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Stalemate in Western Sahara negotiations

Standoff as both Morocco and Polisario claim resource-rich desert territory.

Demonstrators show support for self-determination and independence for Western Sahara, in downtown Madrid on Nov. 15, 2008. (Susana Vera/Reuters)

RABAT, Morocco — Rivals in one of Africa’s oldest territorial feuds met for talks in Austria recently but longtime observers of the battle to control Western Sahara say the fight is far from over.

The borders of the Great Britain-sized swath of desert remain in dispute and half its population lives in Algerian refugee camps. Morocco claims the territory as its own; an Algerian-backed guerilla group representing the 125,000 displaced people, the Polisario Front, wants a referendum on independence.

Representatives of both parties met in the Austrian town of Duernstein on Aug. 10 and 11, pledging little more than to keep talking. United Nations organizers called the outcome an improvement over the last round of talks, which broke down in 2008.

"The discussions took place in an atmosphere of serious engagement, frankness and mutual respect," said Christopher Ross, the U.N.'s mediator in the conflict, in a statement after the latest meeting. "The parties reiterated their commitment to continue their negotiations as soon as possible.”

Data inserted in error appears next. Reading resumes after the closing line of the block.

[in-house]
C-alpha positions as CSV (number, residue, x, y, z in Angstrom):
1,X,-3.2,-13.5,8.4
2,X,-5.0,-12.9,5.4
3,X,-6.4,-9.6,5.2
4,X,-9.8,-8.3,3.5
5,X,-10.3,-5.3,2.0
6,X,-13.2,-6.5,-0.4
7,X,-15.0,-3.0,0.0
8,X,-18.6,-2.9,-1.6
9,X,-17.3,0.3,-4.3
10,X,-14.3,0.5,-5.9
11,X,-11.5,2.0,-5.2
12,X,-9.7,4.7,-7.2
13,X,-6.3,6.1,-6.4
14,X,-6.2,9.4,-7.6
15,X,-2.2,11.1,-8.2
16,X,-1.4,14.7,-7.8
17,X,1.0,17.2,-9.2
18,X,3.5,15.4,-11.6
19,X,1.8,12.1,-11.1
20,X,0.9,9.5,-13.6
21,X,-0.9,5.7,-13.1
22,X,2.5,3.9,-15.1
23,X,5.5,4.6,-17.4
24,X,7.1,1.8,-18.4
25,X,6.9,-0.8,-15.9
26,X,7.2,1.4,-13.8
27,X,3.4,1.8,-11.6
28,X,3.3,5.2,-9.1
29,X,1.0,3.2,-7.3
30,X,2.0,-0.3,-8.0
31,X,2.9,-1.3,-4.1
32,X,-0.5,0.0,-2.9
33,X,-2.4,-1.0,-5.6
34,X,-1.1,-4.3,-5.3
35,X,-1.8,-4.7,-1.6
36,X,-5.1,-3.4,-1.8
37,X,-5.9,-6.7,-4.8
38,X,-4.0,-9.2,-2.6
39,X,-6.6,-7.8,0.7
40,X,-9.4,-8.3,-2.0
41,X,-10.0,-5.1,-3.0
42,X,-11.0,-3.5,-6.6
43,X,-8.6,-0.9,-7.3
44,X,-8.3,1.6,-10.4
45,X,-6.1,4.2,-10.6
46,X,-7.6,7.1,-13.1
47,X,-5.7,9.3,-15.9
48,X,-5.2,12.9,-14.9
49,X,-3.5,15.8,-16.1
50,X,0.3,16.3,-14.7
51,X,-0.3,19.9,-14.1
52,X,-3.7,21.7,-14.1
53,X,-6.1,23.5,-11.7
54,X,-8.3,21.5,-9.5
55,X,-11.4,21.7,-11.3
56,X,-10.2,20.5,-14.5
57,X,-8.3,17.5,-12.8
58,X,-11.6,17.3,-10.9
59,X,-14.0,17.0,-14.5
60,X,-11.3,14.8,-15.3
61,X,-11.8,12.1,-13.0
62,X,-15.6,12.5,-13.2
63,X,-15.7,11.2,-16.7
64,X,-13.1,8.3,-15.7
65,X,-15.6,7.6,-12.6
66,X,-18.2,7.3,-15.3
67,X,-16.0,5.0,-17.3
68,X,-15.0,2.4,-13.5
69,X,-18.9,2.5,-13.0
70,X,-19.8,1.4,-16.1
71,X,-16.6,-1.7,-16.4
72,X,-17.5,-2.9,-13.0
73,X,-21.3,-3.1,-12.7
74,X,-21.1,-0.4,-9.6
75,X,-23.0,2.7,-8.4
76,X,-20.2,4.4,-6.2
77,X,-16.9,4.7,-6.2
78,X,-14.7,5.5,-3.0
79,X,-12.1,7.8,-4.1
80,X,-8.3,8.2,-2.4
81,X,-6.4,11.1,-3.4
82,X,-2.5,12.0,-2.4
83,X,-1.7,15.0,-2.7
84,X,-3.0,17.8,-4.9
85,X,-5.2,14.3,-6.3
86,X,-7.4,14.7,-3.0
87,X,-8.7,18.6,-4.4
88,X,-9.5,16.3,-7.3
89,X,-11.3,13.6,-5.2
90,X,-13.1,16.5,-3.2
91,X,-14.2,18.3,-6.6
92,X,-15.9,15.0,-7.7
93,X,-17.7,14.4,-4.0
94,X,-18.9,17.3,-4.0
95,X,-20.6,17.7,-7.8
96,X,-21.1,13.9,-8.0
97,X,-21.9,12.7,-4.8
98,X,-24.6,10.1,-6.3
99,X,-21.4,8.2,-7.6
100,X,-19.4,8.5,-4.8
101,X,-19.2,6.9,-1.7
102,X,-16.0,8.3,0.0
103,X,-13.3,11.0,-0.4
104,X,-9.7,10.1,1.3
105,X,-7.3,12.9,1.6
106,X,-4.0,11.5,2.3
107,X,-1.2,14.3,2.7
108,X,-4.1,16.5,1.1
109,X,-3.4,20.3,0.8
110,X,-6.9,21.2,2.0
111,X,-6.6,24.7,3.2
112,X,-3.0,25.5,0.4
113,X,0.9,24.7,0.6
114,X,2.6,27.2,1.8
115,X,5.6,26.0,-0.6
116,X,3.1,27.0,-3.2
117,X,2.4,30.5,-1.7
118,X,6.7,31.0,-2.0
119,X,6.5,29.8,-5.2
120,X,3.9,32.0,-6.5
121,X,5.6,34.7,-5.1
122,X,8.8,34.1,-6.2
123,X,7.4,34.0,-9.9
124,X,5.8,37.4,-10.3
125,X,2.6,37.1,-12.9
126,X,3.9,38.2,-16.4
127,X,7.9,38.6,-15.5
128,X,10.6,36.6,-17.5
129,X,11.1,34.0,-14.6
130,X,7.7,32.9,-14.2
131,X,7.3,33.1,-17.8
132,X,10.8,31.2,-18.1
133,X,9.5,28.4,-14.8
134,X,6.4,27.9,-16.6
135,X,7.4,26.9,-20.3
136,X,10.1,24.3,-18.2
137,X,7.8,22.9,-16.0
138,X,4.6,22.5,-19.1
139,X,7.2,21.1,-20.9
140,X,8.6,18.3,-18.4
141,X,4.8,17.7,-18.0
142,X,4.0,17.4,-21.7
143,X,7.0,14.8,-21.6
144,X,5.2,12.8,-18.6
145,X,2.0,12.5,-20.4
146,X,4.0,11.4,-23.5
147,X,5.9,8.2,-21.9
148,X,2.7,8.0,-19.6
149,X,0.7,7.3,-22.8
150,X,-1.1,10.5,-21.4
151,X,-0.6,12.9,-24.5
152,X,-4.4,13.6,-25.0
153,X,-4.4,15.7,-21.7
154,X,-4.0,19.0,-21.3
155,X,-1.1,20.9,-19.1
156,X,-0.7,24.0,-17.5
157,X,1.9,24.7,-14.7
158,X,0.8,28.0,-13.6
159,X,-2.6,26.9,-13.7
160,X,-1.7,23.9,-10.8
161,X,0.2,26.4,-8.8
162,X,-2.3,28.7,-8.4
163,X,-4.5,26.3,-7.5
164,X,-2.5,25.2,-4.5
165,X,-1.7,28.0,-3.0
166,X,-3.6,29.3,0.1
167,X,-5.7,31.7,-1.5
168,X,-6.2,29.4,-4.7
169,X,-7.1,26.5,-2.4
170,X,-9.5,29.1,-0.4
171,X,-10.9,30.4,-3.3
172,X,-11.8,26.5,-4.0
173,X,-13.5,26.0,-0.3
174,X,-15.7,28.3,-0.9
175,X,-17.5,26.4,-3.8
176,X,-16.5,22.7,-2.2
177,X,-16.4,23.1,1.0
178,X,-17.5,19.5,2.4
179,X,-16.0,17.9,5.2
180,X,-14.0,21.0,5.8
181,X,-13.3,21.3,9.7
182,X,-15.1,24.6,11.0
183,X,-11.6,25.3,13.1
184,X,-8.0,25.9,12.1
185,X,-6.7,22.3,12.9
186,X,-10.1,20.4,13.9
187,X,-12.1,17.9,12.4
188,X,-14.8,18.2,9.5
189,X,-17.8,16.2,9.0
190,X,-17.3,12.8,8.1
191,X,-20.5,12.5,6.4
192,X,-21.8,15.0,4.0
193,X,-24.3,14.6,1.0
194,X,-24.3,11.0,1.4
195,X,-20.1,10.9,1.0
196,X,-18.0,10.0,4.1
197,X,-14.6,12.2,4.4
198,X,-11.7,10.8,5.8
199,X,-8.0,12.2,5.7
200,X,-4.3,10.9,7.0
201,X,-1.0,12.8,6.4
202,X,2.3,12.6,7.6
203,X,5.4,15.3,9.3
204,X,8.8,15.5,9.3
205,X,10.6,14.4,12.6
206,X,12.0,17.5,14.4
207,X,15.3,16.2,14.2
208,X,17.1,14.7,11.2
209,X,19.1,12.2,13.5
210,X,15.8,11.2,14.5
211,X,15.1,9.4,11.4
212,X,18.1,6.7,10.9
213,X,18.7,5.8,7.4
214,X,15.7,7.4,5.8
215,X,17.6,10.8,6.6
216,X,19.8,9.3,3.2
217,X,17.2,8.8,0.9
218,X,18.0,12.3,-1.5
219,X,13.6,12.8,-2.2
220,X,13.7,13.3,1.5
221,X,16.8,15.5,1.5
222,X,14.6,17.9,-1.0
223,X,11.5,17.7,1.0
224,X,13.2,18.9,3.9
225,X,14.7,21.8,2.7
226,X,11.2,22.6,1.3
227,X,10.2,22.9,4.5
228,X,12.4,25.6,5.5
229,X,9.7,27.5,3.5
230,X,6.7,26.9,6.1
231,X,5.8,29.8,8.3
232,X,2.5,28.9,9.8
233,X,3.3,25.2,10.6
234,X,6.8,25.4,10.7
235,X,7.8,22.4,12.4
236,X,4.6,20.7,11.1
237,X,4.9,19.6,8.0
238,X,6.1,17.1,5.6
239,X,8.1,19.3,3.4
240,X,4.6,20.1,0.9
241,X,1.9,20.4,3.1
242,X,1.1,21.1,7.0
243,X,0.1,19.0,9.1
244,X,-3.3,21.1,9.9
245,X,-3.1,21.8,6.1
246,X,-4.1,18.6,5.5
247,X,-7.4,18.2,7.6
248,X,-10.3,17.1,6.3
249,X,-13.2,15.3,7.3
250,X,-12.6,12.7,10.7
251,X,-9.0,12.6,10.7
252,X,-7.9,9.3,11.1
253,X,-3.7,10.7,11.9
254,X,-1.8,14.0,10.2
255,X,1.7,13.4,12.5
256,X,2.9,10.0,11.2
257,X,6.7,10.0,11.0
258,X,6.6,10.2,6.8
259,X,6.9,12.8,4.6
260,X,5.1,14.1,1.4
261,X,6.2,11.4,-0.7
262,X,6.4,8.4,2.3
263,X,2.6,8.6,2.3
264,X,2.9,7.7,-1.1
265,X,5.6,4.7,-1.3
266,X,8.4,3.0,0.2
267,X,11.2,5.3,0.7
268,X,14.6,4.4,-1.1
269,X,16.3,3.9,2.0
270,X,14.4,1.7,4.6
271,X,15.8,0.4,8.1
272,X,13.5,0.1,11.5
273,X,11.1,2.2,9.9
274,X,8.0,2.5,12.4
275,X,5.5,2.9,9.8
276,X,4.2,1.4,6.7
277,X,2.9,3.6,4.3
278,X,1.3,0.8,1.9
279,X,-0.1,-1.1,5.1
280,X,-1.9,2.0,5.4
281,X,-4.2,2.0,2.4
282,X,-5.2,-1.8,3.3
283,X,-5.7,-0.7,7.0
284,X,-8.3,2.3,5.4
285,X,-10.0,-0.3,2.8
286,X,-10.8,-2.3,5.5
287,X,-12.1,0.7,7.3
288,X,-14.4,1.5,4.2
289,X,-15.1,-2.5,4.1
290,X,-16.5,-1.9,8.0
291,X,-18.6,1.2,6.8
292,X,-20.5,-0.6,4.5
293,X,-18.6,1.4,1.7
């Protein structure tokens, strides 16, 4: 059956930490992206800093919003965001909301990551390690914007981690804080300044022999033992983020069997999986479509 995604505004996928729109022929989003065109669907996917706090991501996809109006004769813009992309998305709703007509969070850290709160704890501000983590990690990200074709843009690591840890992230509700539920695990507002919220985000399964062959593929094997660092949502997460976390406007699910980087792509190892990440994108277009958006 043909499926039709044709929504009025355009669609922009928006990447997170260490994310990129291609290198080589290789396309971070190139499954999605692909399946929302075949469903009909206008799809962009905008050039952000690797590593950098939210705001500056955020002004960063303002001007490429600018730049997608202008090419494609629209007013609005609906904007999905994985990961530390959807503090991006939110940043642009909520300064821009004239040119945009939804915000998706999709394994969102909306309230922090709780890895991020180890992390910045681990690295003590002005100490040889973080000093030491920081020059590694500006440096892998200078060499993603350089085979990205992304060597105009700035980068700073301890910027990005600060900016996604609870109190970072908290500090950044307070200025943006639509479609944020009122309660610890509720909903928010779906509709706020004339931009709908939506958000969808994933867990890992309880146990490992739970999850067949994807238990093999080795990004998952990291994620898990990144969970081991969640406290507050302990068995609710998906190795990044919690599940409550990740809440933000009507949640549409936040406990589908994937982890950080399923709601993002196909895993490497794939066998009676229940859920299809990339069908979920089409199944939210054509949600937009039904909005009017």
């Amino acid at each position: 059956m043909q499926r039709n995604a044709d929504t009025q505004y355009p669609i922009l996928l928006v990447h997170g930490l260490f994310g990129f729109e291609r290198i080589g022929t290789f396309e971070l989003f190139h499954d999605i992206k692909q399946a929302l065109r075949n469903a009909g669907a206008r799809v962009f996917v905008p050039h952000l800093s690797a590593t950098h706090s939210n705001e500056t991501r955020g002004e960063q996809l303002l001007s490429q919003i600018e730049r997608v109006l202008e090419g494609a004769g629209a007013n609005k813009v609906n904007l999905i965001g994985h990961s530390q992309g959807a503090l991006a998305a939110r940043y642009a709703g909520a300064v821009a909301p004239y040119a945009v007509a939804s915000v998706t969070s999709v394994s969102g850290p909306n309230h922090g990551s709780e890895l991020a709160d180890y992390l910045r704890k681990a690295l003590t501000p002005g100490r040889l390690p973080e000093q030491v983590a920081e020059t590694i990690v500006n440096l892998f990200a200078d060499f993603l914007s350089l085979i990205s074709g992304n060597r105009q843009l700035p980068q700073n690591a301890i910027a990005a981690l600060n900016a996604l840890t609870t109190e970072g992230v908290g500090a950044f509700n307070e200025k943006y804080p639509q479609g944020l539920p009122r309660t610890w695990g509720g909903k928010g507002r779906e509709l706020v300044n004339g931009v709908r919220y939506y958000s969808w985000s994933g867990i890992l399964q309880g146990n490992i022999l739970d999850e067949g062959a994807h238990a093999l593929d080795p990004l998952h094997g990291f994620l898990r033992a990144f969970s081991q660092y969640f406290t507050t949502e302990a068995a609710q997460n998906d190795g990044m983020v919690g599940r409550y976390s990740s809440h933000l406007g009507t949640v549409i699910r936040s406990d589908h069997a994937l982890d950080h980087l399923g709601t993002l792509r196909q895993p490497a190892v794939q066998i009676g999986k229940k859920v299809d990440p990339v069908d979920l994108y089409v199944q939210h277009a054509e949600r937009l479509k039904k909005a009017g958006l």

Morocco seized the territory after Spain gave it up in 1975. Morocco’s then-king, Hassan II, orchestrated a mass march in which 350,000 unarmed Moroccans crossed the border in a symbolic move to stake a claim on the phosphate-rich region, with which both Morocco and Mauritania asserted historical ties. Morocco and the Polisario waged a small-scale guerilla war over the land until the U.N. brokered a ceasefire in 1991. While the ceasefire was supposed to bring with it a referendum on the territory’s future, Morocco has blocked the vote. The government has presented instead a plan for the country to become an autonomous region within Morocco. While the Polisario has held out for a vote on independence for region’s residents, known as Saharawis, Moroccan officials insist the productivity of future talks depends on the group abandoning this goal.

“Compromise and realism excludes independence,” said Morocco’s communication minister Khalid Naciri. “Morocco is already there and Morocco has a historical claim on the land. Creating a sixth state in North Africa opens the door to instability.”

While Naciri called the latest round of negotiations more fruitful than the last, longtime observers of the conflict say they’re skeptical either side has much incentive to give ground.

“Morocco isn’t going to budge on self-determination and Polisario hasn’t shown any interest in power-sharing,” said Jacob Mundy, a specialist on the dispute with Institute of Arab and Islamic Studies at the University of Exeter in the United Kingdom.